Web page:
Iowa State University Receives $900,000 Grant for SCN Research

February 23rd, 2005

Iowa State University has been awarded a grant for $900,000 to investigate the process by which soybean cyst nematodes infect soybeans.

Soybean cyst nematodes (SCN) cause an estimated $700 million in annual losses to the U.S. soybean industry and are regarded as the most serious disease problem in soybean production. The small, worm-like parasites live underground, penetrate soybean roots and feed on the plant’s fluids.

"Our approach is to unravel the molecular mechanisms underlying successful SCN parasitism and then to specifically interfere with these mechanisms," said plant pathologist Thomas Baum, who is the lead researcher on the project. "After understanding SCN parasitism on a molecular level, we will be able to devise ways to defend against SCN attack."

Baum is a member of a research team that has been investigating the mechanisms SCN use to attack the plant. Work thus far has found that the nematode injects parasitism proteins into soybean root cells that change the cells allowing the parasite to feed.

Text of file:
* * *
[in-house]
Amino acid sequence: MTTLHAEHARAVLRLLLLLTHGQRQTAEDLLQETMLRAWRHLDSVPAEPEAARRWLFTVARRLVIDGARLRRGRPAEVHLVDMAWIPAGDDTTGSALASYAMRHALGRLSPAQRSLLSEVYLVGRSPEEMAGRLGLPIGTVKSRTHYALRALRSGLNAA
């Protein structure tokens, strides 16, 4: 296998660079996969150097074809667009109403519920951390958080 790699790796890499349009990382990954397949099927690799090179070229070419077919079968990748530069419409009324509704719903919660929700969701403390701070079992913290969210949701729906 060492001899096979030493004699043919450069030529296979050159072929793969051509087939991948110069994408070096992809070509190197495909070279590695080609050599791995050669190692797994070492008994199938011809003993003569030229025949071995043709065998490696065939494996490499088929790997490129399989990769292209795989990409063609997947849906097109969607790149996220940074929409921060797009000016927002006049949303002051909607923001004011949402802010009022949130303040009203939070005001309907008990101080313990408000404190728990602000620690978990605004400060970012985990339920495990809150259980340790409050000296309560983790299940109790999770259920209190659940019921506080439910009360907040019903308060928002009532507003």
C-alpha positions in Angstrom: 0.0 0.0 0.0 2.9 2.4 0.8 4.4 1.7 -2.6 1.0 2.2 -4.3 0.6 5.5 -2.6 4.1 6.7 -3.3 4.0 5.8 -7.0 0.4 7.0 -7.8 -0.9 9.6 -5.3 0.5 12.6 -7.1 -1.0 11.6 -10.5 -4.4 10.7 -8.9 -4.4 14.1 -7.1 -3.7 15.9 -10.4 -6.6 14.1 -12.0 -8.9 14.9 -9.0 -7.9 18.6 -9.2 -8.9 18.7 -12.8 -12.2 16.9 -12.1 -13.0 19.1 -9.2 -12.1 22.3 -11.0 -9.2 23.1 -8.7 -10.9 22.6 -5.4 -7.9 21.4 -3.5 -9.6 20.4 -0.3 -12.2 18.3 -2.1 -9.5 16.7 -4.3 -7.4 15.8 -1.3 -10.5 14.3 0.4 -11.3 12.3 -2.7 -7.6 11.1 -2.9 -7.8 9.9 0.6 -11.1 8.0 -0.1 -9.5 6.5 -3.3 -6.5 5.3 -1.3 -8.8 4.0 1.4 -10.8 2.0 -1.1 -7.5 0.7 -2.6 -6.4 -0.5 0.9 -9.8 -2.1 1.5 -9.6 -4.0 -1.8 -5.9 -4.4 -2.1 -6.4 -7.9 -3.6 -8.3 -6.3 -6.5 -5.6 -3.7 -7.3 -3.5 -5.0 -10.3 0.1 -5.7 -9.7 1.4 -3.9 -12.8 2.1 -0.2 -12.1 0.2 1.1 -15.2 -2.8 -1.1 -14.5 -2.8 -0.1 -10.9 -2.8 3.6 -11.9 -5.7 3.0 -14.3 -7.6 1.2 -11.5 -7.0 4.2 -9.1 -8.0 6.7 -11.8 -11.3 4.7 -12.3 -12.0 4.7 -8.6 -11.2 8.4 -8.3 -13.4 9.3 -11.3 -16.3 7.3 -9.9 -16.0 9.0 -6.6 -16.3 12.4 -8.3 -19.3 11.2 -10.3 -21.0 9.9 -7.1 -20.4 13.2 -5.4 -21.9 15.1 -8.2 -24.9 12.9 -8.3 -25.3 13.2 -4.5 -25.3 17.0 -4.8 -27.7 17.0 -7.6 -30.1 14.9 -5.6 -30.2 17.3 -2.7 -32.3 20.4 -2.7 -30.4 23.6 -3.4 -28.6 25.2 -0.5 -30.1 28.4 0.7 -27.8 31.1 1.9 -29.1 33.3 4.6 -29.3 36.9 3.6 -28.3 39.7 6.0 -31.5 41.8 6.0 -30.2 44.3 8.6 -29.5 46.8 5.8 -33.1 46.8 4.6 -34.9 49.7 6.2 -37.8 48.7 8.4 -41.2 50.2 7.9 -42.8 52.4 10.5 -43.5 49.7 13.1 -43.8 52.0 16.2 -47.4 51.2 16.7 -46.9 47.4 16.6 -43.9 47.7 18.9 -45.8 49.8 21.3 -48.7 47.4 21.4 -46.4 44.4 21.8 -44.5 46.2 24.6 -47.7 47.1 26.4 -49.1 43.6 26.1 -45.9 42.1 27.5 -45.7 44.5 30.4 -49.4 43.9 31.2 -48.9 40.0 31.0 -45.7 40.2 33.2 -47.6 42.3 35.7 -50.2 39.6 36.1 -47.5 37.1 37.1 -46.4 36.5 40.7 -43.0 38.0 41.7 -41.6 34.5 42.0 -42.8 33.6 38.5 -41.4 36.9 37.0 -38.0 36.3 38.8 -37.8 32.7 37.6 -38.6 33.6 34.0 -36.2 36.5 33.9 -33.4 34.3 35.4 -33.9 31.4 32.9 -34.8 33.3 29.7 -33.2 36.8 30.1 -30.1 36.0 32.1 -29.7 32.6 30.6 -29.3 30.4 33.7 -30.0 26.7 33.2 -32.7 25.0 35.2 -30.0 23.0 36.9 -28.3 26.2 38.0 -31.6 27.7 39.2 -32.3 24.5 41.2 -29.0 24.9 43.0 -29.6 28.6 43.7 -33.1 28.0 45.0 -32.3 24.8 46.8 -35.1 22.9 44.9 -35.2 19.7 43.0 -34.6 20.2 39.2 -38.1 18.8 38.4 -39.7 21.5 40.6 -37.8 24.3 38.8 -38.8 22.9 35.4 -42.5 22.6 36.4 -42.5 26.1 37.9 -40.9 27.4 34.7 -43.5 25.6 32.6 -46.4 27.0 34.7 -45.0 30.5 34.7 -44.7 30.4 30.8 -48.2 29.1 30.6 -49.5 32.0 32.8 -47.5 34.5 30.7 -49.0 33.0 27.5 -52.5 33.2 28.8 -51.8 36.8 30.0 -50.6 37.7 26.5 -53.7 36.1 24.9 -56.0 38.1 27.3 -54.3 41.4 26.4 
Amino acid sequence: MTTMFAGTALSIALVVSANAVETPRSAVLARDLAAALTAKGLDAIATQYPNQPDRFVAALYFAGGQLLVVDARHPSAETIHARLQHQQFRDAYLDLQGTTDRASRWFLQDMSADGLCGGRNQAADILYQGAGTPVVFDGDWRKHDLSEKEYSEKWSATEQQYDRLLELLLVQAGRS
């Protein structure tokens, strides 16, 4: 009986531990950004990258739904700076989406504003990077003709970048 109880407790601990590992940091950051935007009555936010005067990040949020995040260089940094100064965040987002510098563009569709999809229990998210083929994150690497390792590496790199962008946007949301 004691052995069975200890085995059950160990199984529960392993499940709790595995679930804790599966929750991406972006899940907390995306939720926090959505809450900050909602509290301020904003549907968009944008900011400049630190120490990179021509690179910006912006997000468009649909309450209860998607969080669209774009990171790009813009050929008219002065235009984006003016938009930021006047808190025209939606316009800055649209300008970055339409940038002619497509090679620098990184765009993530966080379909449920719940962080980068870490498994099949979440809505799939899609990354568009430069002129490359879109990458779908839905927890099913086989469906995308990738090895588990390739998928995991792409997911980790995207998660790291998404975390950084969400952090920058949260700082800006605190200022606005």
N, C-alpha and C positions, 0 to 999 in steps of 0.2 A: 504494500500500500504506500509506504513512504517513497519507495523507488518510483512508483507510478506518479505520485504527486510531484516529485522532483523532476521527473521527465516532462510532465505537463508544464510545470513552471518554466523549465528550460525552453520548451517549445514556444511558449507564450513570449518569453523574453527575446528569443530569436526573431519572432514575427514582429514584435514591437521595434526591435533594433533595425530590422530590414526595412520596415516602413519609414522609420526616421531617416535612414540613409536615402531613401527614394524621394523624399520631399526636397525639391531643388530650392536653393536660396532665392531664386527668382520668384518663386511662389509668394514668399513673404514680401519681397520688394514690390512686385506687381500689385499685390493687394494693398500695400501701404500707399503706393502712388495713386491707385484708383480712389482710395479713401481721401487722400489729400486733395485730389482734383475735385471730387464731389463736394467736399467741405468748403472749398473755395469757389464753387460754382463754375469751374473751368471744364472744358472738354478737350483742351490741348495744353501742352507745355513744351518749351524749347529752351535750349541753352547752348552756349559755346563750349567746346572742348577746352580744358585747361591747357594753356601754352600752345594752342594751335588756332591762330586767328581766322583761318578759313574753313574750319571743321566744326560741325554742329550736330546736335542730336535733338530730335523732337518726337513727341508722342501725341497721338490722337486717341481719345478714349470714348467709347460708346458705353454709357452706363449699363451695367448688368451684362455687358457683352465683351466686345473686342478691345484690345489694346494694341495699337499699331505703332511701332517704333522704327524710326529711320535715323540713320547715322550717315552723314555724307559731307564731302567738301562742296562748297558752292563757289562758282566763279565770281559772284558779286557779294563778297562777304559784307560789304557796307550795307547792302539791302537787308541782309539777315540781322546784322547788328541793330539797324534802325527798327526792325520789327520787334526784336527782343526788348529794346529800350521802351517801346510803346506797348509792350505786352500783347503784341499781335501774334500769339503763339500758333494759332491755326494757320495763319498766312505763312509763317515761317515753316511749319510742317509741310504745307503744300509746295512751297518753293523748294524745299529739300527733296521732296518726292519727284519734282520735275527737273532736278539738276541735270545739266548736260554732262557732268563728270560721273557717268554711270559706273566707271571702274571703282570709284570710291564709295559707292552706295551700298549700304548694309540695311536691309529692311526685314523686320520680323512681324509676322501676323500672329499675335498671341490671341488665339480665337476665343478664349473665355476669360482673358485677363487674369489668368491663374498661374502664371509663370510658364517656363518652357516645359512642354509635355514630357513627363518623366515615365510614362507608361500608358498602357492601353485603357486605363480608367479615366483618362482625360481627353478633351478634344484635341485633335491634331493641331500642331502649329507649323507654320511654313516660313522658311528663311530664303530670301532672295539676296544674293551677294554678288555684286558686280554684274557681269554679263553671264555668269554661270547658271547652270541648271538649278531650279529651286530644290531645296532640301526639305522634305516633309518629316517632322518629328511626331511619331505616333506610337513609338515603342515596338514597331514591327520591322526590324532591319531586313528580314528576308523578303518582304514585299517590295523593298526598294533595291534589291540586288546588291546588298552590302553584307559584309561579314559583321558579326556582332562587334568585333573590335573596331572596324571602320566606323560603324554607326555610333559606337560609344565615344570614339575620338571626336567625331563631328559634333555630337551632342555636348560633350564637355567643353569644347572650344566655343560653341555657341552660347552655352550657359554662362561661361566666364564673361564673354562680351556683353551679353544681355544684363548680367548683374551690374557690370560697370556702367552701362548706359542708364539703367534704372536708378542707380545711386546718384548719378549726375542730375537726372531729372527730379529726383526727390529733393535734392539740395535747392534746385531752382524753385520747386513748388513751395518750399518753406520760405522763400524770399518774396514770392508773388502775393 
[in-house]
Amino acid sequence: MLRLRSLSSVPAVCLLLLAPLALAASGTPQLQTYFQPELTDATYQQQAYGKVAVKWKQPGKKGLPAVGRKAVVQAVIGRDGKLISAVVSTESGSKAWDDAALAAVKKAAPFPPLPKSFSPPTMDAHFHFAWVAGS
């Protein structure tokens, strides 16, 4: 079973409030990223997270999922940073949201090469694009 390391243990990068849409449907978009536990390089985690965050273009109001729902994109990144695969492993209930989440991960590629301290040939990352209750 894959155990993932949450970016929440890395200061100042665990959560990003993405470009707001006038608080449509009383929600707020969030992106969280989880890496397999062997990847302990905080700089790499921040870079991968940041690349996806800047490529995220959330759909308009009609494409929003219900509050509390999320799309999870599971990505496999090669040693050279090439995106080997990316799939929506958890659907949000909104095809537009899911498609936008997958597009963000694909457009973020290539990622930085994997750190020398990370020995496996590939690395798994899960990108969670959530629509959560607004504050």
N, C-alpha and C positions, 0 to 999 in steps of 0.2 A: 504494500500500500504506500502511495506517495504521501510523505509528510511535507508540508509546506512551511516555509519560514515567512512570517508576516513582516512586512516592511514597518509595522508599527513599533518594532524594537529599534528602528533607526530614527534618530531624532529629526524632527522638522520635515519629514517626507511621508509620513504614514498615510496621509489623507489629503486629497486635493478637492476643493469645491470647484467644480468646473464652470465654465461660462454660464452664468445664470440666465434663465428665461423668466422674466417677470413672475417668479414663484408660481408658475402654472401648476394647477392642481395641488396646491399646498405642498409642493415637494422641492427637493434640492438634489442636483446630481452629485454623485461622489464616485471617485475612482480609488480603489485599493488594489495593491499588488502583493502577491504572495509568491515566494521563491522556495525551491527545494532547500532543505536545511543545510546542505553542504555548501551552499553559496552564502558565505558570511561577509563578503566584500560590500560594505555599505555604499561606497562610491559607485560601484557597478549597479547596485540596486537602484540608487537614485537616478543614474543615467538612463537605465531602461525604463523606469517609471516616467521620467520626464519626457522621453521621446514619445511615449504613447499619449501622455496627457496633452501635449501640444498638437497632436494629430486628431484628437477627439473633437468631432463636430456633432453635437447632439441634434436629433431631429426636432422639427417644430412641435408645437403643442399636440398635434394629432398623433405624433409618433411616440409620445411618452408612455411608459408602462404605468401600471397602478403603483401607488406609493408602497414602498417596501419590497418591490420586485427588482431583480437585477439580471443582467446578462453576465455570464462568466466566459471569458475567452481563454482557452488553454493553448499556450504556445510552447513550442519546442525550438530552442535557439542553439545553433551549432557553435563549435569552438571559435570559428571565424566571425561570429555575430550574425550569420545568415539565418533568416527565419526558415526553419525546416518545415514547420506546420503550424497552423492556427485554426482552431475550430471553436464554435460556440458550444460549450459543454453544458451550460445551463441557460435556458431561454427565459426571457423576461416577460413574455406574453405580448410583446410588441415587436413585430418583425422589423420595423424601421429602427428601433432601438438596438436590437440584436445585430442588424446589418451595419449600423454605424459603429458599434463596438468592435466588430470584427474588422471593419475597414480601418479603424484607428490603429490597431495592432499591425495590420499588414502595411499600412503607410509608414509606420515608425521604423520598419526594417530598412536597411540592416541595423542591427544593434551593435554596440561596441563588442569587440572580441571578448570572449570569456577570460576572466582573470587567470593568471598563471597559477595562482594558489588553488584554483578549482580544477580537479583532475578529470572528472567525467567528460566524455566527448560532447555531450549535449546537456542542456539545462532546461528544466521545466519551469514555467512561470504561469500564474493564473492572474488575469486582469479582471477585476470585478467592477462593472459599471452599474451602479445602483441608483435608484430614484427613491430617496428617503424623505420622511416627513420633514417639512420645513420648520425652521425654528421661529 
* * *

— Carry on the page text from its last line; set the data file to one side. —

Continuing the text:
The research team includes Dan Nettleton, statistics, and researchers at the University of Georgia, North Carolina State University and the University of Missouri.

The team’s experiments have discovered more than 50 of these parasitism proteins, most of which were previously unknown. This research project seeks to find out what the proteins do in the plant’s cells.

"We will determine where and when nematode parasitism proteins are released into soybean tissues, which molecules they interact with and where exactly they function within the soybean cell," Baum said. "This knowledge will be the critical piece of information needed to devise new control mechanisms against the SCN."

The U.S. Department of Agriculture National Research Initiative grant is for three years. Baum credited soybean check-off funding for the previous research that helped secure the federal research funds.


Thomas Baum, Plant Pathology, (515) 294-2398,
Ed Adcock, Communications Service, (515) 294-2314,